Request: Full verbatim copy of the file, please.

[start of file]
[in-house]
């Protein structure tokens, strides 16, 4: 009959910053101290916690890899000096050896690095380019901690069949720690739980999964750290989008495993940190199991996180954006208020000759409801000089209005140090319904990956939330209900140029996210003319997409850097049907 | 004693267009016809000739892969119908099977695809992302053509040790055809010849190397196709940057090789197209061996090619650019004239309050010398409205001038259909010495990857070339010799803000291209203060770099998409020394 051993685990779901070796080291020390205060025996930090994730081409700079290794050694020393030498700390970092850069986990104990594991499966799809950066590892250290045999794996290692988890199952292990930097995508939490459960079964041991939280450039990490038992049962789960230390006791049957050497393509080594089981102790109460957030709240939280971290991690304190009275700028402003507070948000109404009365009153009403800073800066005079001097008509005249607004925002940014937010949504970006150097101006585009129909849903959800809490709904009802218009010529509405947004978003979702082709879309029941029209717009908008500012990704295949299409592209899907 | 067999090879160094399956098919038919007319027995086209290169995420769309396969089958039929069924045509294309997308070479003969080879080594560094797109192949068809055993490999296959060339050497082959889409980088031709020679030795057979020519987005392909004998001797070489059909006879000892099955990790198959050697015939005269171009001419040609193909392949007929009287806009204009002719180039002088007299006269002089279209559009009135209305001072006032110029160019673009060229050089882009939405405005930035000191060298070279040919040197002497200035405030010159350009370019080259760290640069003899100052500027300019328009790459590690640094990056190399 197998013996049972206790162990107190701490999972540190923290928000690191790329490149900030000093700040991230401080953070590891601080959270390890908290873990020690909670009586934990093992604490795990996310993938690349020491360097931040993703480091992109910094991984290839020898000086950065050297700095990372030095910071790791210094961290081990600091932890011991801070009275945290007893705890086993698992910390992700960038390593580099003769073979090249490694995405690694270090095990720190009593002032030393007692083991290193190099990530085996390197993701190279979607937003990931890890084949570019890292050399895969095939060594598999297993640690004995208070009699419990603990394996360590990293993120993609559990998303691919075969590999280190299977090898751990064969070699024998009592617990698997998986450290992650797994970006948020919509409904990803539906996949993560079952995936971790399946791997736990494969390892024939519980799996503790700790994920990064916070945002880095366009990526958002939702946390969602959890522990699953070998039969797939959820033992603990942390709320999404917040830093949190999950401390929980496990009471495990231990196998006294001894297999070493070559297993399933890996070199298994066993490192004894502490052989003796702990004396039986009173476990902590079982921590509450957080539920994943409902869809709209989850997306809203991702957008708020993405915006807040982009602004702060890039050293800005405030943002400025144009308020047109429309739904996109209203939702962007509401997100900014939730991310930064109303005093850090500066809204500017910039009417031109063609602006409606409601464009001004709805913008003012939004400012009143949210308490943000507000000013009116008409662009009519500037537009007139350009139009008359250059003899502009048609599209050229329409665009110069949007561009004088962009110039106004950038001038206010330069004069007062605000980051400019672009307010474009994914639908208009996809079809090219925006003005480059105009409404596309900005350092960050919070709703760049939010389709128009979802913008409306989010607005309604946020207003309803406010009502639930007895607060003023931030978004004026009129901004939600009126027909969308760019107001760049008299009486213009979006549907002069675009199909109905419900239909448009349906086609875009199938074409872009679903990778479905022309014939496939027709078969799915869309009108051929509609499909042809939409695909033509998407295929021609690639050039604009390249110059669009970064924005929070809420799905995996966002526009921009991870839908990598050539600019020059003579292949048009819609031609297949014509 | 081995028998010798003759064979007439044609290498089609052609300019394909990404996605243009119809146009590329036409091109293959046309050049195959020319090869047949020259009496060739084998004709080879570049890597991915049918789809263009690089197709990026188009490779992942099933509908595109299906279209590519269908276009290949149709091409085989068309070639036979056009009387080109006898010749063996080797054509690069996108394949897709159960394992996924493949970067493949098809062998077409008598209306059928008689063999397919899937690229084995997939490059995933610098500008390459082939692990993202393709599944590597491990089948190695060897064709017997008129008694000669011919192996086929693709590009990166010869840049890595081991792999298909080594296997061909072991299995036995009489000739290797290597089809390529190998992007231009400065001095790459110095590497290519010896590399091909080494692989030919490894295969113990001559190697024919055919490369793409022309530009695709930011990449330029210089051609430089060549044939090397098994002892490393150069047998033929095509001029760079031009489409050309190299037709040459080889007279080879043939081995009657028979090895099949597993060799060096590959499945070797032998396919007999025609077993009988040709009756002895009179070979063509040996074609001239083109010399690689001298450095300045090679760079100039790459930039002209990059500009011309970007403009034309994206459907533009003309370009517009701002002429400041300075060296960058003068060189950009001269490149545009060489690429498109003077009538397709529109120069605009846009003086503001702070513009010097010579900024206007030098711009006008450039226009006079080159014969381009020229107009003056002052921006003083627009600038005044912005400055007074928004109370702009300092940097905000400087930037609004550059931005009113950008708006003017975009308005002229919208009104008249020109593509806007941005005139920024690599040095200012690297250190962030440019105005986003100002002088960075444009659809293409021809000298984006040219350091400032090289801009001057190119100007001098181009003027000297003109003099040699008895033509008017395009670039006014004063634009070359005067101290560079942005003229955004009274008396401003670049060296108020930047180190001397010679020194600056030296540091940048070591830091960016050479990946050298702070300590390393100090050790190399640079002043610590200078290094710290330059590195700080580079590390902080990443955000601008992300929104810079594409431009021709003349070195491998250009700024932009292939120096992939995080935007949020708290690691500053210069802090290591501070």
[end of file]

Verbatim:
[in-house]
């Protein structure tokens, strides 16, 4: 009959910053101290916690890899000096050896690095380019901690069949720690739980999964750290989008495993940190199991996180954006208020000759409801000089209005140090319904990956939330209900140029996210003319997409850097049907 | 004693267009016809000739892969119908099977695809992302053509040790055809010849190397196709940057090789197209061996090619650019004239309050010398409205001038259909010495990857070339010799803000291209203060770099998409020394 051993685990779901070796080291020390205060025996930090994730081409700079290794050694020393030498700390970092850069986990104990594991499966799809950066590892250290045999794996290692988890199952292990930097995508939490459960079964041991939280450039990490038992049962789960230390006791049957050497393509080594089981102790109460957030709240939280971290991690304190009275700028402003507070948000109404009365009153009403800073800066005079001097008509005249607004925002940014937010949504970006150097101006585009129909849903959800809490709904009802218009010529509405947004978003979702082709879309029941029209717009908008500012990704295949299409592209899907 | 067999090879160094399956098919038919007319027995086209290169995420769309396969089958039929069924045509294309997308070479003969080879080594560094797109192949068809055993490999296959060339050497082959889409980088031709020679030795057979020519987005392909004998001797070489059909006879000892099955990790198959050697015939005269171009001419040609193909392949007929009287806009204009002719180039002088007299006269002089279209559009009135209305001072006032110029160019673009060229050089882009939405405005930035000191060298070279040919040197002497200035405030010159350009370019080259760290640069003899100052500027300019328009790459590690640094990056190399 197998013996049972206790162990107190701490999972540190923290928000690191790329490149900030000093700040991230401080953070590891601080959270390890908290873990020690909670009586934990093992604490795990996310993938690349020491360097931040993703480091992109910094991984290839020898000086950065050297700095990372030095910071790791210094961290081990600091932890011991801070009275945290007893705890086993698992910390992700960038390593580099003769073979090249490694995405690694270090095990720190009593002032030393007692083991290193190099990530085996390197993701190279979607937003990931890890084949570019890292050399895969095939060594598999297993640690004995208070009699419990603990394996360590990293993120993609559990998303691919075969590999280190299977090898751990064969070699024998009592617990698997998986450290992650797994970006948020919509409904990803539906996949993560079952995936971790399946791997736990494969390892024939519980799996503790700790994920990064916070945002880095366009990526958002939702946390969602959890522990699953070998039969797939959820033992603990942390709320999404917040830093949190999950401390929980496990009471495990231990196998006294001894297999070493070559297993399933890996070199298994066993490192004894502490052989003796702990004396039986009173476990902590079982921590509450957080539920994943409902869809709209989850997306809203991702957008708020993405915006807040982009602004702060890039050293800005405030943002400025144009308020047109429309739904996109209203939702962007509401997100900014939730991310930064109303005093850090500066809204500017910039009417031109063609602006409606409601464009001004709805913008003012939004400012009143949210308490943000507000000013009116008409662009009519500037537009007139350009139009008359250059003899502009048609599209050229329409665009110069949007561009004088962009110039106004950038001038206010330069004069007062605000980051400019672009307010474009994914639908208009996809079809090219925006003005480059105009409404596309900005350092960050919070709703760049939010389709128009979802913008409306989010607005309604946020207003309803406010009502639930007895607060003023931030978004004026009129901004939600009126027909969308760019107001760049008299009486213009979006549907002069675009199909109905419900239909448009349906086609875009199938074409872009679903990778479905022309014939496939027709078969799915869309009108051929509609499909042809939409695909033509998407295929021609690639050039604009390249110059669009970064924005929070809420799905995996966002526009921009991870839908990598050539600019020059003579292949048009819609031609297949014509 | 081995028998010798003759064979007439044609290498089609052609300019394909990404996605243009119809146009590329036409091109293959046309050049195959020319090869047949020259009496060739084998004709080879570049890597991915049918789809263009690089197709990026188009490779992942099933509908595109299906279209590519269908276009290949149709091409085989068309070639036979056009009387080109006898010749063996080797054509690069996108394949897709159960394992996924493949970067493949098809062998077409008598209306059928008689063999397919899937690229084995997939490059995933610098500008390459082939692990993202393709599944590597491990089948190695060897064709017997008129008694000669011919192996086929693709590009990166010869840049890595081991792999298909080594296997061909072991299995036995009489000739290797290597089809390529190998992007231009400065001095790459110095590497290519010896590399091909080494692989030919490894295969113990001559190697024919055919490369793409022309530009695709930011990449330029210089051609430089060549044939090397098994002892490393150069047998033929095509001029760079031009489409050309190299037709040459080889007279080879043939081995009657028979090895099949597993060799060096590959499945070797032998396919007999025609077993009988040709009756002895009179070979063509040996074609001239083109010399690689001298450095300045090679760079100039790459930039002209990059500009011309970007403009034309994206459907533009003309370009517009701002002429400041300075060296960058003068060189950009001269490149545009060489690429498109003077009538397709529109120069605009846009003086503001702070513009010097010579900024206007030098711009006008450039226009006079080159014969381009020229107009003056002052921006003083627009600038005044912005400055007074928004109370702009300092940097905000400087930037609004550059931005009113950008708006003017975009308005002229919208009104008249020109593509806007941005005139920024690599040095200012690297250190962030440019105005986003100002002088960075444009659809293409021809000298984006040219350091400032090289801009001057190119100007001098181009003027000297003109003099040699008895033509008017395009670039006014004063634009070359005067101290560079942005003229955004009274008396401003670049060296108020930047180190001397010679020194600056030296540091940048070591830091960016050479990946050298702070300590390393100090050790190399640079002043610590200078290094710290330059590195700080580079590390902080990443955000601008992300929104810079594409431009021709003349070195491998250009700024932009292939120096992939995080935007949020708290690691500053210069802090290591501070």